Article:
Conceptualizing Mass Violence draws attention to the conspicuous inability to inhibit mass violence in myriads forms and considers the plausible reasons for doing so. Focusing on a postcolonial perspective, the volume seeks to popularize and institutionalize the study of mass violence in South Asia.
The essays explore and deliberate upon the varied aspects of mass violence, namely revisionism, reconstruction, atrocities, trauma, memorialization and literature, the need for Holocaust education, and the criticality of dialogue and reconciliation. The language, content, and characteristics of mass violence/genocide explicitly reinforce its aggressive, transmuting, and multifaceted character and the consequent necessity to understand the same in a nuanced manner. The book is an attempt to do so as it takes episodes of mass violence for case study from all inhabited continents, from the twentieth century to the present. The volume studies ‘consciously enforced mass violence’ through an interdisciplinary approach and suggests that dialogue aimed at reconciliation is perhaps the singular agency via which a solution could be achieved from mass violence in the global context.
The volume is essential reading for postgraduate students and scholars from the interdisciplinary fields of Holocaust and Genocide Studies, History, Political Science, Sociology, World History, Human Rights, and Global Studies.
Table of Contents
1. Reading Mass Violence
Navras J. Aafreedi and Priya Singh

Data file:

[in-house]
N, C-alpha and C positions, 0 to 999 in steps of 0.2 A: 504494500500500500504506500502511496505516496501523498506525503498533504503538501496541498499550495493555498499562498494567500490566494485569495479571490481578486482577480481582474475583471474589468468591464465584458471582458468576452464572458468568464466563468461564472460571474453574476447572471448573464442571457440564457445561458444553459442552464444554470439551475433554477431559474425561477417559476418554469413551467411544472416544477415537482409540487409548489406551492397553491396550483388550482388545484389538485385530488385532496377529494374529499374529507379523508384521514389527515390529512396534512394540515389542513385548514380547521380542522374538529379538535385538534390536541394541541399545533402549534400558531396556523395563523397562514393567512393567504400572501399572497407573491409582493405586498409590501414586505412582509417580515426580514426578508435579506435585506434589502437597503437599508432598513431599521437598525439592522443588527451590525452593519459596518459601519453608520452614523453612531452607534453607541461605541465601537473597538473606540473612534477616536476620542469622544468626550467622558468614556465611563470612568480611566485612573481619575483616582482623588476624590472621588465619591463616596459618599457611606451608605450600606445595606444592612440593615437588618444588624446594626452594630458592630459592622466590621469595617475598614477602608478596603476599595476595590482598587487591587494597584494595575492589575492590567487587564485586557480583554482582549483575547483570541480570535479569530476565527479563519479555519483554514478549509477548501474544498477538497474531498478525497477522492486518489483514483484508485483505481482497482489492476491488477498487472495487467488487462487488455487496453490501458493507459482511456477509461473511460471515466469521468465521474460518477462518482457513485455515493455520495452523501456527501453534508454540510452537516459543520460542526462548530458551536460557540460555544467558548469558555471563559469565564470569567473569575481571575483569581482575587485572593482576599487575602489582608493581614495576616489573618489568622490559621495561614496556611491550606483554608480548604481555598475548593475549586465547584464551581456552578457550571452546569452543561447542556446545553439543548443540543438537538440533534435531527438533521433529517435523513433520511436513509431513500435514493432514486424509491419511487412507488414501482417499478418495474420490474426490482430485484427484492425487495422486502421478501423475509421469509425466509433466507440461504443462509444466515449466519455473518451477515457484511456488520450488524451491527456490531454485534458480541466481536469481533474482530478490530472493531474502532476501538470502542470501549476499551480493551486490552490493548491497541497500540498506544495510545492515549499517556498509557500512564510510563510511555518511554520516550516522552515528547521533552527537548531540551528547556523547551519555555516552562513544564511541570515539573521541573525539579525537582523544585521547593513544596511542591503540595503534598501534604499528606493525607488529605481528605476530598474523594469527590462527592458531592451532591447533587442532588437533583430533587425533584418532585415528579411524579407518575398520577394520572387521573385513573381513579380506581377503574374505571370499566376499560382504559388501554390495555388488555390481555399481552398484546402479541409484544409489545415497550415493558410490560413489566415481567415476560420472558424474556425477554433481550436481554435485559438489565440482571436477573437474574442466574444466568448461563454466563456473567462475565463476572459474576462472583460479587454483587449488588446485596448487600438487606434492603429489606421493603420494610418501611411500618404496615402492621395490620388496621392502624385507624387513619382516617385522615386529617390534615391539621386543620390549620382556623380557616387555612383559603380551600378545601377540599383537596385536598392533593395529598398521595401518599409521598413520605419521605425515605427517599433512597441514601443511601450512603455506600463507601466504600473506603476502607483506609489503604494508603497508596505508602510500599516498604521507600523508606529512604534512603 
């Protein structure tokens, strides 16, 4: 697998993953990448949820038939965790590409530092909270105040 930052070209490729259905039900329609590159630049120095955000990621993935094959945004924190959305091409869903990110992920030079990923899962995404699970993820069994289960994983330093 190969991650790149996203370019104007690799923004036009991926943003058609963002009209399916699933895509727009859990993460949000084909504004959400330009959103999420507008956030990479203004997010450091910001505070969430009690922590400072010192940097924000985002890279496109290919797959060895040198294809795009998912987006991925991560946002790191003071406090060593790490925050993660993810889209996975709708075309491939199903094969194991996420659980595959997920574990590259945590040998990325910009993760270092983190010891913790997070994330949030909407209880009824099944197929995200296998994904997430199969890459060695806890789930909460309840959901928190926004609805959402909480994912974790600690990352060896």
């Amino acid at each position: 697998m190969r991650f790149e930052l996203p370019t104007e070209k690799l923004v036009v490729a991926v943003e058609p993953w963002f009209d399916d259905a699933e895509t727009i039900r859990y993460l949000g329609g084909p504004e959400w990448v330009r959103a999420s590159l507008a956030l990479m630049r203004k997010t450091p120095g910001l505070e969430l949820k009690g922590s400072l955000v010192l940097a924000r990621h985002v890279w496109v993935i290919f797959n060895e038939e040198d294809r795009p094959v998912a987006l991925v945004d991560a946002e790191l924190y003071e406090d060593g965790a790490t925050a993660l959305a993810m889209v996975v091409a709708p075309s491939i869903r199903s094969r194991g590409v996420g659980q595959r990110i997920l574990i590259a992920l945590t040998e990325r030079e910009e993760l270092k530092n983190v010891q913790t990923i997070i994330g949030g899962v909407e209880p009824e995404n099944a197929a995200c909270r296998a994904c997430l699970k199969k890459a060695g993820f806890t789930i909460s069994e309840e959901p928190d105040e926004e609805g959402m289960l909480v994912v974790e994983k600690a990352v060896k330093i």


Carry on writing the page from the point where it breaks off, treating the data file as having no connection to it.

Part 1: Narratives
2. Violence and Violations: Betrayal Narratives in Atrocity Accounts
Dennis B. Klein
3. Holocaust survivors in Mexico: Intersecting and Conflicting Narratives of Open Doors, Welcoming Society and Personal Hardships
Daniela Gleizer and Yael Siman
4. Historical Narratives, the Perpetuation of Trauma, and the Work of Vamık Volkan
Part 2: Revisionism & Reconstruction
5. Holocaust, Propaganda, and the Distortion of History in the Former Soviet Space
Charles E. Ehrlich
6. The Genocide of 1971 in Bangladesh: Lessons from History
7. Holocaust Denial and Minimization in the Indian Urdu Press
Md. Muddassir Quamar
Part 3: Education
8. Holocaust Studies in Australia: Moving from family and community remembrance to human rights and prevention of mass violence
Suzanne D. Rutland and Suzanne Hampel
9. New Developments in Holocaust & Genocide Education in South Africa: : The case study of the Johannesburg Holocaust & Genocide Centre
10. A Case of Naive Normalization? India's Misbeliefs about Hitler and Schooling on the Holocaust
11. Holocaust Education in India and its Challenges
Navras J. Aafreedi
Part 4: Reflections
12. Sonderkommando Photo 4 and the Portrayal of the Invisible
13. Overcoming "Intimate Hatreds:" Reflections on Violence against Yazidis
Güneş Murat Tezcür and Tutku Ayhan
14. The State and its Margins: Changing Notions of Marginality in Turkey
Part 5: Trauma
15. Pinochet's Dictatorship and Reflections on Trauma in Chile: How much have we learned in terms of human rights?
Nancy Nicholls Lopeandía
Part 6: Memorialization
16. ‘Grassroots’ Holocaust Museums: Revealing Untold Stories
Stephanie Shosh Rotem
17. Fabric, Food, Song: The Quiet Continuities in Bengali Life Seventy Years After Partition
Part 7: Literature
18. The Failure of Secular Publics and the Rise of the Jewish Religious Public in Nathan Englander’s For the Relief of Unbearable Urges
Fuzail Asar Siddiqi
Part 8: Dialogue & Reconciliation
19. The 2002 Alexandria Summit and Its Follow Up
Navras J. Aafreedi is Assistant Professor of History at Presidency University, Kolkata, and Research Fellow at the Institute for the Study of Global Antisemitism and Policy, New York. His publications include his monograph Jews, Judaizing Movements and the Traditions of Israelite Descent in South Asia.
Priya Singh is Associate Director at Asia in Global Affairs (www.asiaingloblaffairs.in). Priya is a political scientist with an interest in issues pertaining to geo-politics, nationalism, post-nationalism, identity, state formation and gender. She has authored, edited and co-edited books on Israel and the Middle East.